Resistance of Plasmodium falciparum against common anti-malarial drugs emphasizes the need of alternative and more effective drugs. Synthetic derivatives of 1-(heteroaryl)-2-((5-nitroheteroaryl)methylene) hydrazine have showed in vitro anti-plasmodial activities. The present study aimed to evaluate the molecular binding and anti-plasmodial activity of synthetic compounds in vivo.
Lung cancer is one of the deadliest cancers worldwide due to chemoresistance in patients with late-stage disease. Quinoline derivatives show biological activity against HIV, malaria, bacteriuria, and cancer. DFIQ is a novel synthetic quinoline derivative that induces cell death in both in vitro and in vivo zebrafish xenograft models. DFIQ induced cell death, including apoptosis, and the IC50 values were 4.16 and 2.31 μM at 24 and 48 h, respectively.
The natural naphthoquinones lapachol, α- and β-lapachone are found in Bignoniaceous Brazilian plant species of the Tabebuia genus (synonym Handroanthus) and are recognized for diverse bioactivities, including as antimalarial. The aim of the present work was to perform in silico, in vitro and in vivo studies to evaluating the antimalarial potential of these three naphthoquinones in comparison with atovaquone, a synthetic antimalarial.
As resistance to artemisinins (current frontline drugs in malaria treatment) emerges in south East Asia, there is an urgent need to identify the genetic determinants and understand the molecular mechanisms underpinning such resistance. Such insights could lead to prospective interventions to contain resistance and prevent the eventual spread to other malaria endemic regions. Artemisinin reduced susceptibility in South East Asia (SEA) has been primarily linked to mutations in P. falciparum Kelch-13, which is currently widely recognised as a molecular marker of artemisinin resistance.
In the present study, we demonstrate that the Japanese macaque (Macaca fuscata) can be used as an effective alternative in vivo model for investigating hypnozoite-induced relapsing infection caused by Plasmodium cynomolgi B strain, and that this model is comparable to the rhesus macaque model. Two female Japanese macaques (JM-1 and JM-2; aged 5 years; weighing about 4.0 kg) were used for the experiment.
Malaria is a global health problem leading to the death of 435,000 cases in tropical and sub-tropical zones. Spread and emergence of increasing resistance to the antimalarial drugs are the major challenges in the control of malaria. Therefore, searching for alternative antimalarial drugs is urgently needed, and combination treatment preferred as an approach to address this. This study aimed to evaluate in vivo antimalarial activity of zingerone (ZN), and its combination with dihydroartemisinin (DHA) against Plasmodium berghei infected mice.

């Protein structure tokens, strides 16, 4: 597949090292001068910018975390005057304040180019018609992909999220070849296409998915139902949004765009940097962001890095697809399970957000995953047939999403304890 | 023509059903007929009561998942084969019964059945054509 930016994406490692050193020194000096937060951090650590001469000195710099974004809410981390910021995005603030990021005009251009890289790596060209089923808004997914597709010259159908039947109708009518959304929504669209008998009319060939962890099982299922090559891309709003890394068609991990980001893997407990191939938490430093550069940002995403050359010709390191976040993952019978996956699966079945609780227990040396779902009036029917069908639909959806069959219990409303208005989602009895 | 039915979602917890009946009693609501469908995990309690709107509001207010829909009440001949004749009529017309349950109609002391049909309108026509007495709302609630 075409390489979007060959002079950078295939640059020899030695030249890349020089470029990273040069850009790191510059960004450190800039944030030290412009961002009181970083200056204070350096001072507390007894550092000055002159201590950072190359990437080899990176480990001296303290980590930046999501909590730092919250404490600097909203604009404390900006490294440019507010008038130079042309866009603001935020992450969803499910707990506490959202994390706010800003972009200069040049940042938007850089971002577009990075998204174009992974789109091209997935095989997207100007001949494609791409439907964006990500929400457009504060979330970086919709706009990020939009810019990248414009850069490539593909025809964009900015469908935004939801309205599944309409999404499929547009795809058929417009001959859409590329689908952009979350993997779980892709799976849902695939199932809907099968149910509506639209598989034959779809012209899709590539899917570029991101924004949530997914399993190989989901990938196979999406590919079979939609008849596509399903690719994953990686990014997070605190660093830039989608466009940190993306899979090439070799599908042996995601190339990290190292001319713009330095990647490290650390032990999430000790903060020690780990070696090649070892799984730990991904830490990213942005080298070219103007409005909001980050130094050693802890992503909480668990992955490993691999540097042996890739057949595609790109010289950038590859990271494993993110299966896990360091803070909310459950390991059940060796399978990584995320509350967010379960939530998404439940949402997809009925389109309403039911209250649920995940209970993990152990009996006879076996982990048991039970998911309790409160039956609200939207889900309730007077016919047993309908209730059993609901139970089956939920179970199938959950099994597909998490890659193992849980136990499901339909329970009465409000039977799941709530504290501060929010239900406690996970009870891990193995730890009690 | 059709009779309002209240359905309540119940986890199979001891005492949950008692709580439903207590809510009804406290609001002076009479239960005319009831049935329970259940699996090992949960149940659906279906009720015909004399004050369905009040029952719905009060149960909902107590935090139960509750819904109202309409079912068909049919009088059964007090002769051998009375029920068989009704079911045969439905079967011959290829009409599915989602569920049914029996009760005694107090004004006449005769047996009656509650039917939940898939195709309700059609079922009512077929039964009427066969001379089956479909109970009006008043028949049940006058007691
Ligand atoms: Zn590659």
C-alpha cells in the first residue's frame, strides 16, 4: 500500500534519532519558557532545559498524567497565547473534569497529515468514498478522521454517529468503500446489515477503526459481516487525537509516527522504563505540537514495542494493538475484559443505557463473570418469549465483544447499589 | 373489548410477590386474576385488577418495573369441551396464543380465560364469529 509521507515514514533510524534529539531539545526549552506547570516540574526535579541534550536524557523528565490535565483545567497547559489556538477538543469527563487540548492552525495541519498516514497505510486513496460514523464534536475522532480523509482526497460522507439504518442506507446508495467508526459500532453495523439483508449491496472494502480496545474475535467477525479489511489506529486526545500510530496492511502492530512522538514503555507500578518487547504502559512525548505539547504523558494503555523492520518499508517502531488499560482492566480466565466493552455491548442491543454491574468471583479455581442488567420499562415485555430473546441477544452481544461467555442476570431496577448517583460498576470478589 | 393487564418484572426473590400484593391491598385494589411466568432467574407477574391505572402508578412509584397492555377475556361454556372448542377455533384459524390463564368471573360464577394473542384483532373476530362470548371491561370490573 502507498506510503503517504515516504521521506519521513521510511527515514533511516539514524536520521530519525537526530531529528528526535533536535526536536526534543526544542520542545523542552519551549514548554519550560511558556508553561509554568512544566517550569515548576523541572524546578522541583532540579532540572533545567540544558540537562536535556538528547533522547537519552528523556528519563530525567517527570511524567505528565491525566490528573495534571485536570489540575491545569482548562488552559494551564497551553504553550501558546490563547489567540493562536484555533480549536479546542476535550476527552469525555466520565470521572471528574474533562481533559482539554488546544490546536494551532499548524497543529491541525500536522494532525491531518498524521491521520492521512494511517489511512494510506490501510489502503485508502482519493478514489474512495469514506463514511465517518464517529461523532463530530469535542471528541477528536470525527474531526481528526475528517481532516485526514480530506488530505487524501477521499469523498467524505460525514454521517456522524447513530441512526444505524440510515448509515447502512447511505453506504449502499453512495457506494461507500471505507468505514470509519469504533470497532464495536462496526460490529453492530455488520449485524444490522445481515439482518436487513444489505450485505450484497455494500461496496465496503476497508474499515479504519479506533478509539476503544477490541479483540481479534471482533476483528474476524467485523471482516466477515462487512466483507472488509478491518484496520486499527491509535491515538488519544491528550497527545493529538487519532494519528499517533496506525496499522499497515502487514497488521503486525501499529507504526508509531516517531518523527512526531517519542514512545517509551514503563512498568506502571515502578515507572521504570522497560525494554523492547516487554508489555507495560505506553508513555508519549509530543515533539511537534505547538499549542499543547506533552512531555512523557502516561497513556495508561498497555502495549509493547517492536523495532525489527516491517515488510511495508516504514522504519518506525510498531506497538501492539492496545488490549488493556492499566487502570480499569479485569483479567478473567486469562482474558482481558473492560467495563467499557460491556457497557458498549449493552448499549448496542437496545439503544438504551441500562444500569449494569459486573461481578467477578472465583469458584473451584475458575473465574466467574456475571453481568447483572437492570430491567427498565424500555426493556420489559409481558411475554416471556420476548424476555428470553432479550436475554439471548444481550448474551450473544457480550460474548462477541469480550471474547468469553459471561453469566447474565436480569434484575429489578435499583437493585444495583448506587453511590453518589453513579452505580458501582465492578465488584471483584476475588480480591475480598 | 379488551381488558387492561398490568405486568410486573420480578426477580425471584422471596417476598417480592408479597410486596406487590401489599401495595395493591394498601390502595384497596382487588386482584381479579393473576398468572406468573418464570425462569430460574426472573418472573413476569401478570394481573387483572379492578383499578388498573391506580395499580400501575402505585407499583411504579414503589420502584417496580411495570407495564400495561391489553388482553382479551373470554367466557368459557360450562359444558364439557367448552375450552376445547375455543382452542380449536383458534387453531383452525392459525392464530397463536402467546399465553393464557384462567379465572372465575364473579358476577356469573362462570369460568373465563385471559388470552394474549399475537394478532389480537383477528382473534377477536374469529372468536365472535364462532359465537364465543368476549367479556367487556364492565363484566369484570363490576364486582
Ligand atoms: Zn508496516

The Plasmodium falciparum (Pf) cysteine-rich protective antigen (PfCyRPA) has emerged as a promising blood-stage candidate antigen for inclusion into a broadly cross-reactive malaria vaccine. This highly conserved protein among various geographical strains plays a key role in the red blood cell invasion process by P. falciparum merozoites, and antibodies against PfCyRPA can efficiently prevent the entry of the malaria parasites into red blood cells.
During the Ebola virus disease (EVD) epidemic in Western Africa (2013‒2016), antimalarial treatment was administered to EVD patients due to the high coexisting malaria burden in accordance with World Health Organization guidelines. In an Ebola treatment center in Liberia, EVD patients receiving the combination antimalarial artesunate-amodiaquine had a lower risk of death compared to those treated with artemether-lumefantrine.
The circumsporozoite protein (CSP) of Plasmodium is a key surface antigen that induces antibodies and T-cells, conferring immune protection in animal models and humans. However, much of the work on CSP and immunity has been developed based on studies using rodent or non-human primate CSP antigens, which may not be entirely translatable to CSP expressed by human malaria parasites, especially considering the host specificity of the different species.
The most widely used antimalarial drugs belong to the quinoline family. Their mode of action has not been characterized at the molecular level in vivo. We report the in vivo mode of action of a bromo analog of the drug chloroquine in rapidly frozen Plasmodium falciparum-infected red blood cells.